The same law which allows Christians, Catholics and Protestants alike, to worship their God on Sunday in churches across the land, equally allows Jews to worship as they please on Saturday in their synagogues. Just as equally, those individuals and organizations whose beliefs and doctrines do not quite square with mainstream, traditional Christianity are free and able to worship as they choose, doing so in peace and protection of the First Amendment.

 

Not just for Christians and Jews, the benefits afforded by the First Amendment extend to Buddhists, who are free to worship and proselytize in the United States. Likewise, Hindus are free to worship in their temples and proselytize. The list continues: Jainism, Sikhism, Taoism, the Baha’i faith, Zoroastrianism, Vodou, Shintoism, Caodaism, Wiccan, Druidry, Native North Americans, Neo-paganism, Christian Science and Muslims; these and many more are all free within the United States of America to exercise their religious expression and to worship unabated, their gods in their temples, mosques and various houses of worship.

 

As Thomas Jefferson remarked when referring to the Virginia Constitution; ‘in proof that they meant to comprehend, within the mantle of its protection, the Jew, the Gentile, the Christian and Muslim, the Hindu and Infidel of every denomination.’ This sentiment prevailed among the architects of the U.S. Constitution.

 

There are hundreds of varied and differing religions across the world and practically all have made their way to the United States of America, allowing all who desire to worship in freedom with impunity. America is a pluralistic nation and regarding religion, America is a pluralistic religious nation. As such, all religions are acceptable and none can be discriminated against. One is just as good as the other. It has to be that way, for from its establishment, the principles of liberty and equality has been maintained. The freedom to worship is undeniable and absolute in the United States.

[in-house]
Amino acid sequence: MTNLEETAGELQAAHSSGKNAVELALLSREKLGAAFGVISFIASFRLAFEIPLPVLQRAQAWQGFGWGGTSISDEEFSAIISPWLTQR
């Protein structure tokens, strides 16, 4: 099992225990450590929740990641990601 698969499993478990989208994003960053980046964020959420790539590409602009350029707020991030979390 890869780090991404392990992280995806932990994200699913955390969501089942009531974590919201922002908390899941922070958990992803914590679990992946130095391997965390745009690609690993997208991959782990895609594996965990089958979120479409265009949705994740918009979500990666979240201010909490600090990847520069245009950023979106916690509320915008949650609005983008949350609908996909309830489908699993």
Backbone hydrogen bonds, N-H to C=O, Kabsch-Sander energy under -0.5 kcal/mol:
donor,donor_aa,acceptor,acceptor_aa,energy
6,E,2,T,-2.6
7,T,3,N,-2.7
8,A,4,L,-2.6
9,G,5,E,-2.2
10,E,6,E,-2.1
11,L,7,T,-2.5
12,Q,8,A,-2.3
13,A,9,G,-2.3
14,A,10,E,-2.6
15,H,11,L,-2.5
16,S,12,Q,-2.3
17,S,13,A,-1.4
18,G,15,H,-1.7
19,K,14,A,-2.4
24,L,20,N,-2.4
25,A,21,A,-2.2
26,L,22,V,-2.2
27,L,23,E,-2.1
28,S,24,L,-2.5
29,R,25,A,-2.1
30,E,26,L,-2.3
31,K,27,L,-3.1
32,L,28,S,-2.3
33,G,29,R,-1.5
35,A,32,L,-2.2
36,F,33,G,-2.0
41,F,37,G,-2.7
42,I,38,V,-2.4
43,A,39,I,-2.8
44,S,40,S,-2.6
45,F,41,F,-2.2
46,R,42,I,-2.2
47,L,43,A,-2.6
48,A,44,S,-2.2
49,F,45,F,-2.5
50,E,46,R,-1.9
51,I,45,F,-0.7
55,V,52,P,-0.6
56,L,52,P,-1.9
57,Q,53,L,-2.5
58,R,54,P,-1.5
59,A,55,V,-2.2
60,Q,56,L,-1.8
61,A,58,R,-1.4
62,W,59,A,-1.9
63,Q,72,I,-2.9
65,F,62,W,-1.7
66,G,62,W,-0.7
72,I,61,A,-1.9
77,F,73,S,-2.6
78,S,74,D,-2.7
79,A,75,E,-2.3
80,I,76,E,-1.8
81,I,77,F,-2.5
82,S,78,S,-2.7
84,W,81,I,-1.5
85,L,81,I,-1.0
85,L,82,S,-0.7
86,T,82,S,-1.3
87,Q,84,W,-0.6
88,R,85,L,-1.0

In retrospect, the decision of the Founding Fathers to remain religion-neutral, rather than promote any one particular religion or any one particular Christian denomination over any other, was epic. The Founding Fathers did not capitulate to the desires of Christian peoples and Christian denominations of the 17th and 18th centuries when writing the Constitution. Had they done so, religious freedom and freedom to worship today would look nothing like it now does.

 

Although fewer in number and scarcely recognized in the milieu of the American religious experience, there are those who are called Sabbatarians. These religious people believe in Jesus Christ as the only Savior of mankind and read from the same Bible, as does the general Christian community. The glaring difference between Sabbatarians and Christians is the day on which they worship. Sabbatarians worship on and keep holy the seventh day of the week, Saturday, Sabbath. In addition to worshipping on the day God made holy, many Sabbatarians also worship on and observe God’s seven annual Holy Days (as enumerated in Leviticus 23). Sabbatarians are certainly in the minority in this Christian nation. Yet, they are able to exercise their religious convictions under the protection of the First Amendment.

 

For the Sabbatarian, the Jew, the Gentile, the Christian and Muslim, the Hindu and Infidel of every denomination, freedom to worship is a liberty provided within the United States of America. This freedom, ensured by our Founding Fathers, allows all to exercise their religious convictions as they choose; to worship the god they choose, to practice the religion they know.

 

Freedom to worship unconstrained begs the question. You are guaranteed freedom to worship. You have been given the liberty of choice.  Which God then will you worship?  

 

Breaking News Stories
Go here for the latest news stories on this subject. –news stories added 23 December 2014
 
Further reading:
Booklets
"Is God a Mystery"
"Christmas, the Untold Story"
 
Resources
Interfaith Calendar
History Channel Christmas UnWrapped
Bill of Rights Institute
Our Feature page on Christmas
 

Photos:
Left: Nativity [source: Jeff Weese, Flickr: Nativity, not related to our site or Work]
Center: Bill of Rights
Right: Scene at the Signing of the Constitution of the United States